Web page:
Thousands of children are betting millions of pounds on the outcomes of matches played by professional video gamers on unlicensed gambling websites.
The teenagers are using "skins" as a virtual currency, which can be won or bought in game and act as cosmetic upgrades to a player's character, such as camouflage for a gun or a new suit of armour.
More than £5 billion worth of "skins" were bet globally in 2015, The Times reports.
The virtual currency is then bet on the outcome of matches between gamers in "eSports" competitions in games such as Counter-Strike: Global Offensive, Dota 2 and League of Legends.
One website, CS:GOLounge, reportedly took more than £800 million in "skin" bets last year. Five per cent of traffic to the Costa Rica-based site came from the UK.
A third third of its visitors were under 18, suggesting British children bet more than £12 million on the site in 2015.
The Gambling Commission has expressed its concern and published a consultation paper outlining which activities need to be licensed and which do not.
“We are concerned about virtual currencies and ‘in-game’ items, which can be used to gamble," Neil McArthur, general counsel at the Gambling Commission, told The Times.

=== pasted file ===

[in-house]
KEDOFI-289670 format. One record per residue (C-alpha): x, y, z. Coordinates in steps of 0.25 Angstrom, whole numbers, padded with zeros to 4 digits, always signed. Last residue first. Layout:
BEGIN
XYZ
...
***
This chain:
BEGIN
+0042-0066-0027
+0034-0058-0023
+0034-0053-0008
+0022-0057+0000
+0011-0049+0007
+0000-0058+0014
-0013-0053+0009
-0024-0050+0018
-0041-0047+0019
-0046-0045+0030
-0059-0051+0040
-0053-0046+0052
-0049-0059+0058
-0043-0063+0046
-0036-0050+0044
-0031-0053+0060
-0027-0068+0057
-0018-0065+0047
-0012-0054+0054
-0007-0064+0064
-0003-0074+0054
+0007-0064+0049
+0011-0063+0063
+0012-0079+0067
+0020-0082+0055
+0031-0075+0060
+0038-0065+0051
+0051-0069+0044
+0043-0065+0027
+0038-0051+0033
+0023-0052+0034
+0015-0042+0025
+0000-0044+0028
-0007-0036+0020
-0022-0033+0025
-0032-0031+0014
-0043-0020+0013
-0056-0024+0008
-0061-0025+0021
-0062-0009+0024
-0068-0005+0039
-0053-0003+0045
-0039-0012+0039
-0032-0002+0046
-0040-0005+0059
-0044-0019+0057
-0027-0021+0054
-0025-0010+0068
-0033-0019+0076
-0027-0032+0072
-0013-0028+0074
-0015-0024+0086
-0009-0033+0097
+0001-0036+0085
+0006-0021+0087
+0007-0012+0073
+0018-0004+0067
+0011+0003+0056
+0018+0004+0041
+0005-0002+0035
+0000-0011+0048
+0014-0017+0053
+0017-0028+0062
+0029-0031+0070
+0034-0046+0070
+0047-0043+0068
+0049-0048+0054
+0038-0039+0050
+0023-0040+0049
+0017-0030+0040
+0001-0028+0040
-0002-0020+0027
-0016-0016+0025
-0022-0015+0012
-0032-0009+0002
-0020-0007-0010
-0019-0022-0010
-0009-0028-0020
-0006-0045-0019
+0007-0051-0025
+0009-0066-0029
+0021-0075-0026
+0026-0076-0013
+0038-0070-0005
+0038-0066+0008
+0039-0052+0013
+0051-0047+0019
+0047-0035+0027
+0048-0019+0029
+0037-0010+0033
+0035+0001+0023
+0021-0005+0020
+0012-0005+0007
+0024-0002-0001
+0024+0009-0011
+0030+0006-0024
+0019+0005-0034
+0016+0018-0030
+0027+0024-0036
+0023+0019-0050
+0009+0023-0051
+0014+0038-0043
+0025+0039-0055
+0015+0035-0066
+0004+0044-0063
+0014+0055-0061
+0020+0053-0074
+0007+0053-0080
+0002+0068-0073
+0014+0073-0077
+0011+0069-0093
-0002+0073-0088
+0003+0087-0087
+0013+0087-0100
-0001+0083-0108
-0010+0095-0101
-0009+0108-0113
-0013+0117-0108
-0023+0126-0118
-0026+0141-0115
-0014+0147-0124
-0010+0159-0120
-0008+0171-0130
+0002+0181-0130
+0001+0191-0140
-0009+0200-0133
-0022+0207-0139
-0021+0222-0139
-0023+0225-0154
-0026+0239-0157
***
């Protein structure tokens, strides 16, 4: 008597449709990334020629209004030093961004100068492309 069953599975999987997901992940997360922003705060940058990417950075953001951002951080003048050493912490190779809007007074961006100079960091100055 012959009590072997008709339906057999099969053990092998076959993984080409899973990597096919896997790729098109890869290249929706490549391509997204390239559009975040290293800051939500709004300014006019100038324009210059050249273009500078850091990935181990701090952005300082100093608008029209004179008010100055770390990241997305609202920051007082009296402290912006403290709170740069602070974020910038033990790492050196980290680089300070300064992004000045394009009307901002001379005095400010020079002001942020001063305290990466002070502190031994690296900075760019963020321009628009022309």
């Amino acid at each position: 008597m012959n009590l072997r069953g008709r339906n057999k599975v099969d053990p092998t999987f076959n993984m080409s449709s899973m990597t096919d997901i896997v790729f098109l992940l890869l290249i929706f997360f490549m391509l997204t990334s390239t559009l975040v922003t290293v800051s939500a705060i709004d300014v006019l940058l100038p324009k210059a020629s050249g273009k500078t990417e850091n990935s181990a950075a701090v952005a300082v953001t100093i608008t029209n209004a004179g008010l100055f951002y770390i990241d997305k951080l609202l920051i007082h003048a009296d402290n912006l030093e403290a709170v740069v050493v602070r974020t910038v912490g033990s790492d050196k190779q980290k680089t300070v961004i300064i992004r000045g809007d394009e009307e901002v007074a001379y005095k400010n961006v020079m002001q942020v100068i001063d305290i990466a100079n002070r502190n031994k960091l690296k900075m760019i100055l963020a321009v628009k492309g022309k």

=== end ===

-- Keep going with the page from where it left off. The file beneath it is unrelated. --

“Any operator wishing to offer facilities for gambling, including gambling using virtual currencies, to consumers in Great Britain must hold an operating licence.
“Any operator who is offering unlicensed gambling must stop — or face the consequences.
“We expect operators offering markets on eSports to manage the risks — including the significant risk that children and young people may try to bet on such events given the growing popularity of eSports with those who are too young to gamble.”
Valve Software, who made Counter-Strike, are now trying to crack down on "skin" betting.
Legal action has been taken in the US against the game developer and several other websites, alleging Valve made profits from transactions related to gambling.
The case also accuses British vlogger Tom Cassel, known by his username "Syndicate," of "actively promoting [CSGOLotto] as a gambling service, including to minors".
Earlier this week, CS:GO Lounge closed its virtual betting after a cease and desist letter.
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